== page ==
Nearly two years after their debut, the COVID-19 vaccines have received an update.
The retooled shots from Moderna and Pfizer-BioNTech, which are formulated to better target a few of the latest omicron subvariants, got the all clear from health officials in early September and are now available throughout the U.S.
Here’s what you need to know about the latest boosters, including when you can receive one.
1. Why do we need new boosters?
The COVID-19 vaccines first developed in 2020 have saved millions of lives worldwide — upwards of 20 million, some estimates show — and have helped keep countless individuals out of the hospital. But the virus that the original vaccines and boosters were designed to fight has changed in the last two and a half years, and the latest versions are better at evading the vaccines’ defenses.
The goal of the updated boosters is to “help restore protection that has waned since previous vaccination” and “to provide broader protection against newer variants,” Centers for Disease Control and Prevention (CDC) Director Rochelle Walensky, M.D., explained.
Infection and transmission rates could go down with the introduction of the revised boosters, experts predict. So could hospitalization rates, which the CDC says have increased among older adults since April 2022. Modeling data shows that broad uptake of the new booster shots could prevent more than 100,000 hospitalizations this winter. Some projections say that number could be even higher — upwards of 745,000 hospitalizations averted.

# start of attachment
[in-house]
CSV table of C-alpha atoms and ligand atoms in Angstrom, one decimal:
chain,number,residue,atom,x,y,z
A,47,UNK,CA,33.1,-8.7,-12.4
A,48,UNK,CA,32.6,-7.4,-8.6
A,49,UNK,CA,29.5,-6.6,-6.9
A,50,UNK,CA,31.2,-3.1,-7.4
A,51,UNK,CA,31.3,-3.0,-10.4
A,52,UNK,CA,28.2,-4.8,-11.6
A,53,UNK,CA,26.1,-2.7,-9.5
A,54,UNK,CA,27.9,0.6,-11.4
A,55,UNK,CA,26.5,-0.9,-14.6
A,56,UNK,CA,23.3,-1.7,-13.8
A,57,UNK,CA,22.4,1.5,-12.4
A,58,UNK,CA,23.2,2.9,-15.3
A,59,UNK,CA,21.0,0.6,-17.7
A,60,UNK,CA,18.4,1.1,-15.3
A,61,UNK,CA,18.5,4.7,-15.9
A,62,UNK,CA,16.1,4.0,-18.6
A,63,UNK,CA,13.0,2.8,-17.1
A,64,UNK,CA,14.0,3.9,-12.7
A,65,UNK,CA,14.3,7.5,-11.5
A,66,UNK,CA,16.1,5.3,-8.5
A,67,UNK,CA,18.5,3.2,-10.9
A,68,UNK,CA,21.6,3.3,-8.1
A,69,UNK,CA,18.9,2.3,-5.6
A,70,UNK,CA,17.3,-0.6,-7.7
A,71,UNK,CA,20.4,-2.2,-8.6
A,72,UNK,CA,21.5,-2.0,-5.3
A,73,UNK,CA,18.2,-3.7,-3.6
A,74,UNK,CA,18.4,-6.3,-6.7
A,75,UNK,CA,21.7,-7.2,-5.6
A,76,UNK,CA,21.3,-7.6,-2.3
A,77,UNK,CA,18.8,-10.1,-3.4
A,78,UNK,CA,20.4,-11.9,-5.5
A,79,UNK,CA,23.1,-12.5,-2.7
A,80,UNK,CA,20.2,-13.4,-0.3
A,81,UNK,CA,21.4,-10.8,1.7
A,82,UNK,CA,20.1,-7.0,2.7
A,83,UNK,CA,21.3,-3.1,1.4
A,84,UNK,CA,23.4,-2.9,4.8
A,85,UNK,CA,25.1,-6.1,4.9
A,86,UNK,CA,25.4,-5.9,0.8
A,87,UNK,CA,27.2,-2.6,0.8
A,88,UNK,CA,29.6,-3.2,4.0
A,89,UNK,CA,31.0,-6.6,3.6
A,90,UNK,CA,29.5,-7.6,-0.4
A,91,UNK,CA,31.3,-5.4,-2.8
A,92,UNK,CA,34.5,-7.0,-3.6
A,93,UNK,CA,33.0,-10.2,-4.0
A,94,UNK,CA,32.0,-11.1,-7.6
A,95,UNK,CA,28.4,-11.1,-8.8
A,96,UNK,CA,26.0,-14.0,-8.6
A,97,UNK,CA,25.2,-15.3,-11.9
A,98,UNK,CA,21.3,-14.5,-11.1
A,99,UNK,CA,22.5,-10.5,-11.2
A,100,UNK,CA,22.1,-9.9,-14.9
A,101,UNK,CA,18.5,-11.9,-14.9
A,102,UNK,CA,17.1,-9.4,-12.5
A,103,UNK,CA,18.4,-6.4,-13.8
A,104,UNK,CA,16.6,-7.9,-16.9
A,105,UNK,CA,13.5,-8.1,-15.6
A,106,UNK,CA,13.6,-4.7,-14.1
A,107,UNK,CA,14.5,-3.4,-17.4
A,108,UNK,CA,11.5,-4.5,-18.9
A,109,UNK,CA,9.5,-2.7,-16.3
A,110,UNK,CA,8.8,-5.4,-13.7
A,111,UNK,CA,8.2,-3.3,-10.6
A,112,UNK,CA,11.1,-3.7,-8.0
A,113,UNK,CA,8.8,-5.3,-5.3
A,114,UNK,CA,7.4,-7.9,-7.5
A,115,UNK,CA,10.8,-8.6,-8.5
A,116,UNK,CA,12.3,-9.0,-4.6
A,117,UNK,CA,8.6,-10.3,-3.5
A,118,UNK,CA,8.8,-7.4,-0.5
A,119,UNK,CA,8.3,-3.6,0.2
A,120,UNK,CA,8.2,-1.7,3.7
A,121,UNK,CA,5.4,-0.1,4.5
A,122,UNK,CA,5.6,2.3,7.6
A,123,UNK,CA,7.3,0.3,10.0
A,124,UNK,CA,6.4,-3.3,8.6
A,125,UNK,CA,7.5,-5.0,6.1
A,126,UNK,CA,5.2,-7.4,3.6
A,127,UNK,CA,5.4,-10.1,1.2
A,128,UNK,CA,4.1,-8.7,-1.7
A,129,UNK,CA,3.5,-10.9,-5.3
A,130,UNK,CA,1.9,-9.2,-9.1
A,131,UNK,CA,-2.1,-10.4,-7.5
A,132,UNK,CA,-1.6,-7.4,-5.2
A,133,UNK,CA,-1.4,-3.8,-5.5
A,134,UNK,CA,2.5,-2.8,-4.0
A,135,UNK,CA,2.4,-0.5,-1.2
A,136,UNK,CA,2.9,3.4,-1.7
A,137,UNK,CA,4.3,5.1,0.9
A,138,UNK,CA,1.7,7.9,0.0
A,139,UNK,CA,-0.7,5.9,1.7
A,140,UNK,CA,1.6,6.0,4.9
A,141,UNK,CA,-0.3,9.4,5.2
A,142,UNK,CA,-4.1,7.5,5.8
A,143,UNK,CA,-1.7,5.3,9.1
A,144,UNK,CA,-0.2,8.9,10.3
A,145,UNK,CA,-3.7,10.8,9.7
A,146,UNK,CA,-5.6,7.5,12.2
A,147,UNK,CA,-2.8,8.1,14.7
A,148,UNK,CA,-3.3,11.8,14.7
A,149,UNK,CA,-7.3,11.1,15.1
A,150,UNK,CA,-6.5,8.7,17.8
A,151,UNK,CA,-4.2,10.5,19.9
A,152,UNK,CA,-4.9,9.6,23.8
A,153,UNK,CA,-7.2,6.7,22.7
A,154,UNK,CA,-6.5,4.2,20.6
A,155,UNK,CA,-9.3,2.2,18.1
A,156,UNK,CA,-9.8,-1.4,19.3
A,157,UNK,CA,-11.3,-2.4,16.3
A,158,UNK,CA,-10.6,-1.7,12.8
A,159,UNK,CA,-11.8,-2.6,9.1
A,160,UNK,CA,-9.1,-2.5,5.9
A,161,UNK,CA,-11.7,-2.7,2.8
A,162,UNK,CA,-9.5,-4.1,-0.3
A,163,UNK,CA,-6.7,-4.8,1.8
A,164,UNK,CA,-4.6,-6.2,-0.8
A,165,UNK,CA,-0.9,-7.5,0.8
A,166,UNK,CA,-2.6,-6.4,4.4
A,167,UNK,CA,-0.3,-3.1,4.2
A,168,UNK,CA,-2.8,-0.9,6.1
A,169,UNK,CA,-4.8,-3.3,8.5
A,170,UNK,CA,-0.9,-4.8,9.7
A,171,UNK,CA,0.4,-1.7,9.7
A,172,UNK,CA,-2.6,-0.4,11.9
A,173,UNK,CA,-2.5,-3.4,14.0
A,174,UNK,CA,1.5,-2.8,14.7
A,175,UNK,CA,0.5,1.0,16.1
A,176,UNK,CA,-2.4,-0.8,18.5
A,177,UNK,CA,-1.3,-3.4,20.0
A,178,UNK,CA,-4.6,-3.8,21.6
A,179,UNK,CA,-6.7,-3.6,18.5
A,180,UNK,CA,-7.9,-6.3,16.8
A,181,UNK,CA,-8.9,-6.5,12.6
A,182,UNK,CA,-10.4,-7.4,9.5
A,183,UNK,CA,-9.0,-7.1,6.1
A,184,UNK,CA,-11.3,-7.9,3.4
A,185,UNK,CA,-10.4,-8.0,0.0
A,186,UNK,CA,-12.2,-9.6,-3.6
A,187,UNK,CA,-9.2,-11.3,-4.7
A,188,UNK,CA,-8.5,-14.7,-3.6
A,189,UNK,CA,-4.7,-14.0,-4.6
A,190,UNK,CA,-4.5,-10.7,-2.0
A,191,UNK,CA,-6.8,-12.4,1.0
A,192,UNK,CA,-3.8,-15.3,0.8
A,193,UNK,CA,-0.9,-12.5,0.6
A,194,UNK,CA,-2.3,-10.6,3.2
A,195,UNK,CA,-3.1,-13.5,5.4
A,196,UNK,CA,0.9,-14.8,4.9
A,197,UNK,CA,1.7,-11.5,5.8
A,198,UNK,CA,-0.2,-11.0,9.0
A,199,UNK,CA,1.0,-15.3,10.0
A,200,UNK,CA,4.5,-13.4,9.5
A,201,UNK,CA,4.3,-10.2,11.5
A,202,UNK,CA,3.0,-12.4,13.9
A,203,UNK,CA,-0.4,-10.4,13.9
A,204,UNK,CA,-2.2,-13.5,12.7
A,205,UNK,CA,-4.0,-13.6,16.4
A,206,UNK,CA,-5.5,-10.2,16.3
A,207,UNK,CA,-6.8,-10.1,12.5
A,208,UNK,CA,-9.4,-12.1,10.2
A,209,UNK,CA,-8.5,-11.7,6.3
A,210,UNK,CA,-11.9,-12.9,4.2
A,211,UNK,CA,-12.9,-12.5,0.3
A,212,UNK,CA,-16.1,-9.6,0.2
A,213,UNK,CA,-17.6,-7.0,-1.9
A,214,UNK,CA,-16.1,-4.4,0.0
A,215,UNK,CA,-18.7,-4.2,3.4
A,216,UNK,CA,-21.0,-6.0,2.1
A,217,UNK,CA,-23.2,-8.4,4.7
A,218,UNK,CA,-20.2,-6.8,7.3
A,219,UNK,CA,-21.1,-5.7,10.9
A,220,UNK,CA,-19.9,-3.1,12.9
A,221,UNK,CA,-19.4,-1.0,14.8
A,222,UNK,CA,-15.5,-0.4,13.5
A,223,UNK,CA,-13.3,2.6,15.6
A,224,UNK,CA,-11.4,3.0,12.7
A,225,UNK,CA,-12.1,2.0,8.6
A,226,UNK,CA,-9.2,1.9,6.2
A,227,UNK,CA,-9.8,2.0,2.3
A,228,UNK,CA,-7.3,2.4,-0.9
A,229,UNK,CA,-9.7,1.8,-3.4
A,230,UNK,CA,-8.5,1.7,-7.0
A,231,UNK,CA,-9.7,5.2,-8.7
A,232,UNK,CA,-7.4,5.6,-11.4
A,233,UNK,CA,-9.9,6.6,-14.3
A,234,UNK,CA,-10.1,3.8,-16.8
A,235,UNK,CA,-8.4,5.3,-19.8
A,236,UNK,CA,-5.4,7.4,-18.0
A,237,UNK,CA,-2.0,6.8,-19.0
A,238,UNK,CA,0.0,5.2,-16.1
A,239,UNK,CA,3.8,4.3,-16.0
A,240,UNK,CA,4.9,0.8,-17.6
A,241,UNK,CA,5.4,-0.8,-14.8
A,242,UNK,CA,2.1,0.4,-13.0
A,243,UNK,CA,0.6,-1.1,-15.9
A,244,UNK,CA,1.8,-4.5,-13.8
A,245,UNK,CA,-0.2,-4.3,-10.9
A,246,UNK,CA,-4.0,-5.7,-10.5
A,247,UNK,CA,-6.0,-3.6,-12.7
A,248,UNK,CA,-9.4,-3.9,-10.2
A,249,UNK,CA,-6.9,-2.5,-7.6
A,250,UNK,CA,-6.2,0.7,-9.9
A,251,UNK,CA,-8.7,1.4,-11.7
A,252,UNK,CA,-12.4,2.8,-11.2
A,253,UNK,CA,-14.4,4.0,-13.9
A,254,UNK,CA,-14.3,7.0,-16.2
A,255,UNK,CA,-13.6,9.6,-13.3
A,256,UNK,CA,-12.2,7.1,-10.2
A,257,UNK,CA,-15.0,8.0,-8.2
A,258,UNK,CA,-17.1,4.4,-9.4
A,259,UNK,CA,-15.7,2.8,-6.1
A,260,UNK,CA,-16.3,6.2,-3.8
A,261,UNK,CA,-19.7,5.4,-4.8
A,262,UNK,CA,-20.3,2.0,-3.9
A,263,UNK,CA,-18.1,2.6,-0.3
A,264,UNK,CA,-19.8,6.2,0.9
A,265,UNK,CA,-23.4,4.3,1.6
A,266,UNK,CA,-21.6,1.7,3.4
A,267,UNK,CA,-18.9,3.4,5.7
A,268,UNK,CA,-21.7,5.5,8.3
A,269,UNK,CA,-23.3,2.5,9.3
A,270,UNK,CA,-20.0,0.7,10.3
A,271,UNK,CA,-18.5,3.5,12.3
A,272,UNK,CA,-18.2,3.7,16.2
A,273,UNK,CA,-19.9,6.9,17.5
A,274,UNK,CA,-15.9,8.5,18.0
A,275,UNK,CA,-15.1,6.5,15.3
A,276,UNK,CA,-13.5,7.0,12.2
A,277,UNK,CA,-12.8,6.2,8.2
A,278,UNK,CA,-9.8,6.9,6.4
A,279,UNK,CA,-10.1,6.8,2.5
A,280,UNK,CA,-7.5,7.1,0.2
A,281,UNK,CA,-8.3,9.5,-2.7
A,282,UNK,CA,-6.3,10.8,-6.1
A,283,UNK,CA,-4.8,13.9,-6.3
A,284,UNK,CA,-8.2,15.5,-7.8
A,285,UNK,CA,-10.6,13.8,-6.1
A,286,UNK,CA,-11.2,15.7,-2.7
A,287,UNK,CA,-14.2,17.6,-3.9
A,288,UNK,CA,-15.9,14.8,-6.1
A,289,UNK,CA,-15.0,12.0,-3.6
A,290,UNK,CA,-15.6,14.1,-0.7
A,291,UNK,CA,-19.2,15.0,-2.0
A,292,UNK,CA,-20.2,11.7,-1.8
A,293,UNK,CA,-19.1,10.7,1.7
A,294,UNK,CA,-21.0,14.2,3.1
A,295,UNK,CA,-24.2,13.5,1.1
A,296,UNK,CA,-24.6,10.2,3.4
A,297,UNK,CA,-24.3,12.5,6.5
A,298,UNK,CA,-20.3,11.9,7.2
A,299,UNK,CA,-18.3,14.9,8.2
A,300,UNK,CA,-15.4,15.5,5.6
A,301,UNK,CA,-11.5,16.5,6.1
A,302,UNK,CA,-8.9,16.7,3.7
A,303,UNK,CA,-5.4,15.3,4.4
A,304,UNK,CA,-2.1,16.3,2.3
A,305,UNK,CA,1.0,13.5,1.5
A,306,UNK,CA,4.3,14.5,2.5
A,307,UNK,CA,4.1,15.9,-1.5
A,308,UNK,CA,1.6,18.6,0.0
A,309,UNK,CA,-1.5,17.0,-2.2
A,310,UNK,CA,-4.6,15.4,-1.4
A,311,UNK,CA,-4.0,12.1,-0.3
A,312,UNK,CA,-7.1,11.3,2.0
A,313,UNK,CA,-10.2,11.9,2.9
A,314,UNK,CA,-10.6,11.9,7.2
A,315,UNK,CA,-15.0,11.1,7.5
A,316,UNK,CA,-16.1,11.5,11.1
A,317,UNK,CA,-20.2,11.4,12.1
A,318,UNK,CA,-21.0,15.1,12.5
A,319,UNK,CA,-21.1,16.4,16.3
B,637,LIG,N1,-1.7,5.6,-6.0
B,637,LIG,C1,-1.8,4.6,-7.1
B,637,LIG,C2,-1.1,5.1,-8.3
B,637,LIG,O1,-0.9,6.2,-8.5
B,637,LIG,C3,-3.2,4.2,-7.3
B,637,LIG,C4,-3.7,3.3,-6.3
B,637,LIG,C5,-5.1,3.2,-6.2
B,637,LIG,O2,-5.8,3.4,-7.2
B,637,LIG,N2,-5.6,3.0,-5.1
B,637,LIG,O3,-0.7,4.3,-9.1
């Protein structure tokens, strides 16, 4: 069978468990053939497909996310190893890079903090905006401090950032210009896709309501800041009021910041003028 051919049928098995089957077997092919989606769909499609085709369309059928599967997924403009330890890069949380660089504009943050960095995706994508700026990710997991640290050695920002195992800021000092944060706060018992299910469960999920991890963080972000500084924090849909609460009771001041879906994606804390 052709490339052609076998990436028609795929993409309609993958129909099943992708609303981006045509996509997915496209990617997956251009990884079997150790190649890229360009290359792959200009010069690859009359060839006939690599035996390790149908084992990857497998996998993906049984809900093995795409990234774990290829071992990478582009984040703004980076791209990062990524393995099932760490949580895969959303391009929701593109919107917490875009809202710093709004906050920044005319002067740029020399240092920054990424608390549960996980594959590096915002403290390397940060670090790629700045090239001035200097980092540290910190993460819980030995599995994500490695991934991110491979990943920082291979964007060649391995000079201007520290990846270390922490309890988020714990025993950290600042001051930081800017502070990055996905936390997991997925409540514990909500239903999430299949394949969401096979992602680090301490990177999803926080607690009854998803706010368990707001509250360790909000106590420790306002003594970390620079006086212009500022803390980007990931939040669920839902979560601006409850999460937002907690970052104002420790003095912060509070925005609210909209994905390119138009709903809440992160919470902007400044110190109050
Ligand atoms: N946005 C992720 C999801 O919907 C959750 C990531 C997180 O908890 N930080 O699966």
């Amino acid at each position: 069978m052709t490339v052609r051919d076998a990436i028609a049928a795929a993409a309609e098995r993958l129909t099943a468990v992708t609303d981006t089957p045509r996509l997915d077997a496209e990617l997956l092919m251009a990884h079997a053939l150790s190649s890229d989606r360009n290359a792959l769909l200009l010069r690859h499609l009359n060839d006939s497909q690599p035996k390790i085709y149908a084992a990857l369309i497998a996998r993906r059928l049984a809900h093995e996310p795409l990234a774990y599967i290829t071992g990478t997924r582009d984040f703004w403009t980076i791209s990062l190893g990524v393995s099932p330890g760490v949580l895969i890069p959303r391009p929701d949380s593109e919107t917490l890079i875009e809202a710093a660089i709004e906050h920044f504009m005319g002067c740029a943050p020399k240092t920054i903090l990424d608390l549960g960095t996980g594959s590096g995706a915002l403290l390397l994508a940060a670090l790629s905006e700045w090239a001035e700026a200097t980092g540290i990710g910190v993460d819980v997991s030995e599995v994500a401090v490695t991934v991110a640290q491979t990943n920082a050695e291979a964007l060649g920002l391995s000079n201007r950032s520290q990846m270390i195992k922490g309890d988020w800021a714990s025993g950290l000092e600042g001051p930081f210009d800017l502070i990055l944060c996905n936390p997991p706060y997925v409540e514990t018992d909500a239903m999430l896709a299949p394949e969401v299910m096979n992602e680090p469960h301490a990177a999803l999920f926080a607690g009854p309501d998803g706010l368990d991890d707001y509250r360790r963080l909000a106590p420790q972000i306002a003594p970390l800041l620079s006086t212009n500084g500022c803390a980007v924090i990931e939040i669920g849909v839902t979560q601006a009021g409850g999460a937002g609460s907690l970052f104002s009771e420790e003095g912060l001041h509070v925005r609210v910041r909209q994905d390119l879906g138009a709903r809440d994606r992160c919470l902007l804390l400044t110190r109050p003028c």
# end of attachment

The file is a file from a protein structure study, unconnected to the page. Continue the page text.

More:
“The major goal continues to be prevention of hospitalization and prevention of serious disease,” says William Schaffner, M.D., a vaccine expert and professor of medicine at Vanderbilt University Medical Center.
And these updated boosters are key to that, adds Namandjé N. Bumpus, chief scientist at the U.S. Food and Drug Administration (FDA). They are “a really important tool to ensuring that we continue this trajectory toward a life that resembles normal,” Bumpus told AARP.
2. How are the new boosters different?
The updated boosters are called bivalent vaccines, meaning they contain not one but two sets of instructions (mRNA) that teach the body to produce antibodies to fight off a coronavirus infection.
One mRNA component is from the original strain of the coronavirus. This is “to provide an immune response that is broadly protective against COVID-19,” the FDA says. The other is from omicron’s BA.4 and BA.5 variants, which were widely circulating during the summer and early fall.
This, however, does not mean the updated boosters are a double-dose shot. They contain the same amount of antigen as the original vaccines.
Now that the new boosters are available, the older versions will no longer be used. (Much like how you don’t get last year’s influenza vaccine for this year’s flu season.) However, the primary series of the COVID-19 Pfizer and Moderna vaccines will remain the same for now, meaning the first two shots given to people who have not been vaccinated will only contain mRNA components from the original strain of the coronavirus.